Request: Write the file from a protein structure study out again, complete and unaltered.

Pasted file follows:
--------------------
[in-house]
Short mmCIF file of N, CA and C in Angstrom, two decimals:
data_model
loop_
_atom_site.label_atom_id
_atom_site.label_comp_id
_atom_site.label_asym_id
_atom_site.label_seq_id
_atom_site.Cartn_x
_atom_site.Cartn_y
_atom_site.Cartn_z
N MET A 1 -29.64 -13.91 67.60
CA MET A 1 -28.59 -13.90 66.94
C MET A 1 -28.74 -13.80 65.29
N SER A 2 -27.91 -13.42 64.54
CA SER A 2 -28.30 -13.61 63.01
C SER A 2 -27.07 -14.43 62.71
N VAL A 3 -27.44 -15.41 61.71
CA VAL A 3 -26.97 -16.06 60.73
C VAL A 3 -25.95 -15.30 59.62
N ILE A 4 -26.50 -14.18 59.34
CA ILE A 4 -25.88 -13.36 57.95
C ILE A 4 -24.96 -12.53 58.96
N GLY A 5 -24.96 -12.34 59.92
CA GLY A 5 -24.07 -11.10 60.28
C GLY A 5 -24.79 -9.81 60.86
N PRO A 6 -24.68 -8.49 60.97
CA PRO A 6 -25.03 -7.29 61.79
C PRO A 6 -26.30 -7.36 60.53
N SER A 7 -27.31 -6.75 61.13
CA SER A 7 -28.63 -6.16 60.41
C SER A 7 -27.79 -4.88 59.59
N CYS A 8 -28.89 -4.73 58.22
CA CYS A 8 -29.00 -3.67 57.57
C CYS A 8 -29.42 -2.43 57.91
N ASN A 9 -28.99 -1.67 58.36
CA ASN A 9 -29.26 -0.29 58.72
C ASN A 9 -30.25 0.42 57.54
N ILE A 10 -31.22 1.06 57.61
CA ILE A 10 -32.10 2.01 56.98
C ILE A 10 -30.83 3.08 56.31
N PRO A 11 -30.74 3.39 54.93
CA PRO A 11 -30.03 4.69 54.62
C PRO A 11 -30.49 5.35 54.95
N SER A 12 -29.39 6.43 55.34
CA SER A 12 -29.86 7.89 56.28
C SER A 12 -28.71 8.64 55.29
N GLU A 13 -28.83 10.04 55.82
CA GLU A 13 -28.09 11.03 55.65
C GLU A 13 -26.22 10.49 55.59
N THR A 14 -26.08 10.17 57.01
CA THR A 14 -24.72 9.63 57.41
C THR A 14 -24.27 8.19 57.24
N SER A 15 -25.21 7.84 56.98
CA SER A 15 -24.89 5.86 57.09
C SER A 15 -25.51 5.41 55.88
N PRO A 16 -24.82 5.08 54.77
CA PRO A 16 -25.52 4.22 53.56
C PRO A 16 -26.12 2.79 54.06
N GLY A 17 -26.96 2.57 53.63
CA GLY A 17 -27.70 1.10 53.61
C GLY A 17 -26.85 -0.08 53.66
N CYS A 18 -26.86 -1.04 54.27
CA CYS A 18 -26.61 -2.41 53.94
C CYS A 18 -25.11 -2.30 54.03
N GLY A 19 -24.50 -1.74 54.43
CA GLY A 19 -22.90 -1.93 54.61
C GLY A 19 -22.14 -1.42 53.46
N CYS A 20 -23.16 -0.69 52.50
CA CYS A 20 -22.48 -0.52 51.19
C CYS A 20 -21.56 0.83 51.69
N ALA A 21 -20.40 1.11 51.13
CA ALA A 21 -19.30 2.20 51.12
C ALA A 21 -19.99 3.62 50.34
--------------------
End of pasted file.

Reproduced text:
[in-house]
Short mmCIF file of N, CA and C in Angstrom, two decimals:
data_model
loop_
_atom_site.label_atom_id
_atom_site.label_comp_id
_atom_site.label_asym_id
_atom_site.label_seq_id
_atom_site.Cartn_x
_atom_site.Cartn_y
_atom_site.Cartn_z
N MET A 1 -29.64 -13.91 67.60
CA MET A 1 -28.59 -13.90 66.94
C MET A 1 -28.74 -13.80 65.29
N SER A 2 -27.91 -13.42 64.54
CA SER A 2 -28.30 -13.61 63.01
C SER A 2 -27.07 -14.43 62.71
N VAL A 3 -27.44 -15.41 61.71
CA VAL A 3 -26.97 -16.06 60.73
C VAL A 3 -25.95 -15.30 59.62
N ILE A 4 -26.50 -14.18 59.34
CA ILE A 4 -25.88 -13.36 57.95
C ILE A 4 -24.96 -12.53 58.96
N GLY A 5 -24.96 -12.34 59.92
CA GLY A 5 -24.07 -11.10 60.28
C GLY A 5 -24.79 -9.81 60.86
N PRO A 6 -24.68 -8.49 60.97
CA PRO A 6 -25.03 -7.29 61.79
C PRO A 6 -26.30 -7.36 60.53
N SER A 7 -27.31 -6.75 61.13
CA SER A 7 -28.63 -6.16 60.41
C SER A 7 -27.79 -4.88 59.59
N CYS A 8 -28.89 -4.73 58.22
CA CYS A 8 -29.00 -3.67 57.57
C CYS A 8 -29.42 -2.43 57.91
N ASN A 9 -28.99 -1.67 58.36
CA ASN A 9 -29.26 -0.29 58.72
C ASN A 9 -30.25 0.42 57.54
N ILE A 10 -31.22 1.06 57.61
CA ILE A 10 -32.10 2.01 56.98
C ILE A 10 -30.83 3.08 56.31
N PRO A 11 -30.74 3.39 54.93
CA PRO A 11 -30.03 4.69 54.62
C PRO A 11 -30.49 5.35 54.95
N SER A 12 -29.39 6.43 55.34
CA SER A 12 -29.86 7.89 56.28
C SER A 12 -28.71 8.64 55.29
N GLU A 13 -28.83 10.04 55.82
CA GLU A 13 -28.09 11.03 55.65
C GLU A 13 -26.22 10.49 55.59
N THR A 14 -26.08 10.17 57.01
CA THR A 14 -24.72 9.63 57.41
C THR A 14 -24.27 8.19 57.24
N SER A 15 -25.21 7.84 56.98
CA SER A 15 -24.89 5.86 57.09
C SER A 15 -25.51 5.41 55.88
N PRO A 16 -24.82 5.08 54.77
CA PRO A 16 -25.52 4.22 53.56
C PRO A 16 -26.12 2.79 54.06
N GLY A 17 -26.96 2.57 53.63
CA GLY A 17 -27.70 1.10 53.61
C GLY A 17 -26.85 -0.08 53.66
N CYS A 18 -26.86 -1.04 54.27
CA CYS A 18 -26.61 -2.41 53.94
C CYS A 18 -25.11 -2.30 54.03
N GLY A 19 -24.50 -1.74 54.43
CA GLY A 19 -22.90 -1.93 54.61
C GLY A 19 -22.14 -1.42 53.46
N CYS A 20 -23.16 -0.69 52.50
CA CYS A 20 -22.48 -0.52 51.19
C CYS A 20 -21.56 0.83 51.69
N ALA A 21 -20.40 1.11 51.13
CA ALA A 21 -19.30 2.20 51.12
C ALA A 21 -19.99 3.62 50.34